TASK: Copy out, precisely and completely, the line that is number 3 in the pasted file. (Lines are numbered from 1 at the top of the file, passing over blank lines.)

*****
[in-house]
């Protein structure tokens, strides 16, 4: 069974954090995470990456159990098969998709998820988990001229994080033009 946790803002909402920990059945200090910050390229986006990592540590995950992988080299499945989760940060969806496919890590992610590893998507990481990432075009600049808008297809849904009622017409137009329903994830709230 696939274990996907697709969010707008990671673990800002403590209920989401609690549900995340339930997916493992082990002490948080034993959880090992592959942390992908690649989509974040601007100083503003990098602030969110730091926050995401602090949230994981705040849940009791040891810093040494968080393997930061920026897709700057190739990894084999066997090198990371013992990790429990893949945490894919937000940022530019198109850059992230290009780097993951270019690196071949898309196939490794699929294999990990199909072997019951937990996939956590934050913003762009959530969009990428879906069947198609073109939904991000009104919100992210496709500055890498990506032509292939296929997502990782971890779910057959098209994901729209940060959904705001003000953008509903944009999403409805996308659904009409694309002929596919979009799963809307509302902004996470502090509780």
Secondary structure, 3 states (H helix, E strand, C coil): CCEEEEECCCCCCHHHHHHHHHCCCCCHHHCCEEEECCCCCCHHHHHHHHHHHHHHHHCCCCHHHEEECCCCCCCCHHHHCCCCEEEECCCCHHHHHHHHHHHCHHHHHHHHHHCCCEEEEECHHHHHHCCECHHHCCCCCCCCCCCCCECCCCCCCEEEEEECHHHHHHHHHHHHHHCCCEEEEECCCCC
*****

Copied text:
Secondary structure, 3 states (H helix, E strand, C coil): CCEEEEECCCCCCHHHHHHHHHCCCCCHHHCCEEEECCCCCCHHHHHHHHHHHHHHHHCCCCHHHEEECCCCCCCCHHHHCCCCEEEECCCCHHHHHHHHHHHCHHHHHHHHHHCCCEEEEECHHHHHHCCECHHHCCCCCCCCCCCCCECCCCCCCEEEEEECHHHHHHHHHHHHHHCCCEEEEECCCCC